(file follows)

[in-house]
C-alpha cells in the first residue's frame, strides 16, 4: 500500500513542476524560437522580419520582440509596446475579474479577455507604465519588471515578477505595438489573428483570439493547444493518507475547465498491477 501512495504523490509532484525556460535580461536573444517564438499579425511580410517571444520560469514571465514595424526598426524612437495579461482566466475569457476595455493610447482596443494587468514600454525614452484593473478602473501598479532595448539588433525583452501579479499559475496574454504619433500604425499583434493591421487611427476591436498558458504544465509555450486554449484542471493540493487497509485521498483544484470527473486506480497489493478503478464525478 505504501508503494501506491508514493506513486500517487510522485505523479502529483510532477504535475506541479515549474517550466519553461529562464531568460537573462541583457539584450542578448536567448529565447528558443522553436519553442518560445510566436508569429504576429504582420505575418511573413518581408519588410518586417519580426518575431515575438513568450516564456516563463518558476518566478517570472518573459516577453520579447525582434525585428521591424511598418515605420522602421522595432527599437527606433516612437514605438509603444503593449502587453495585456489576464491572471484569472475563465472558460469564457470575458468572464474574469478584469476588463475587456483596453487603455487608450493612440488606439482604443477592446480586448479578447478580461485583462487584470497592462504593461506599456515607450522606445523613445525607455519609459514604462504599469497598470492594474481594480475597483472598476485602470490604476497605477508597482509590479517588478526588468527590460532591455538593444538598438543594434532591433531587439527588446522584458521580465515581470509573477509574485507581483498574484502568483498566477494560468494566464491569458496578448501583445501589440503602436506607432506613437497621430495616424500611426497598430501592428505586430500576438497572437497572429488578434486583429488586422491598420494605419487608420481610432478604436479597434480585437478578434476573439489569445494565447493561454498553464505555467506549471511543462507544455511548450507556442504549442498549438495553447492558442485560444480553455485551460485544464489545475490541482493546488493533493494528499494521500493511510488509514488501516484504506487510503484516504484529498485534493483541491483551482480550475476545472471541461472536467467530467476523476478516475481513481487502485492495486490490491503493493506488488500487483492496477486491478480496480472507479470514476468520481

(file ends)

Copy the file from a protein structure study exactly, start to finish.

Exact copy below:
[in-house]
C-alpha cells in the first residue's frame, strides 16, 4: 500500500513542476524560437522580419520582440509596446475579474479577455507604465519588471515578477505595438489573428483570439493547444493518507475547465498491477 501512495504523490509532484525556460535580461536573444517564438499579425511580410517571444520560469514571465514595424526598426524612437495579461482566466475569457476595455493610447482596443494587468514600454525614452484593473478602473501598479532595448539588433525583452501579479499559475496574454504619433500604425499583434493591421487611427476591436498558458504544465509555450486554449484542471493540493487497509485521498483544484470527473486506480497489493478503478464525478 505504501508503494501506491508514493506513486500517487510522485505523479502529483510532477504535475506541479515549474517550466519553461529562464531568460537573462541583457539584450542578448536567448529565447528558443522553436519553442518560445510566436508569429504576429504582420505575418511573413518581408519588410518586417519580426518575431515575438513568450516564456516563463518558476518566478517570472518573459516577453520579447525582434525585428521591424511598418515605420522602421522595432527599437527606433516612437514605438509603444503593449502587453495585456489576464491572471484569472475563465472558460469564457470575458468572464474574469478584469476588463475587456483596453487603455487608450493612440488606439482604443477592446480586448479578447478580461485583462487584470497592462504593461506599456515607450522606445523613445525607455519609459514604462504599469497598470492594474481594480475597483472598476485602470490604476497605477508597482509590479517588478526588468527590460532591455538593444538598438543594434532591433531587439527588446522584458521580465515581470509573477509574485507581483498574484502568483498566477494560468494566464491569458496578448501583445501589440503602436506607432506613437497621430495616424500611426497598430501592428505586430500576438497572437497572429488578434486583429488586422491598420494605419487608420481610432478604436479597434480585437478578434476573439489569445494565447493561454498553464505555467506549471511543462507544455511548450507556442504549442498549438495553447492558442485560444480553455485551460485544464489545475490541482493546488493533493494528499494521500493511510488509514488501516484504506487510503484516504484529498485534493483541491483551482480550475476545472471541461472536467467530467476523476478516475481513481487502485492495486490490491503493493506488488500487483492496477486491478480496480472507479470514476468520481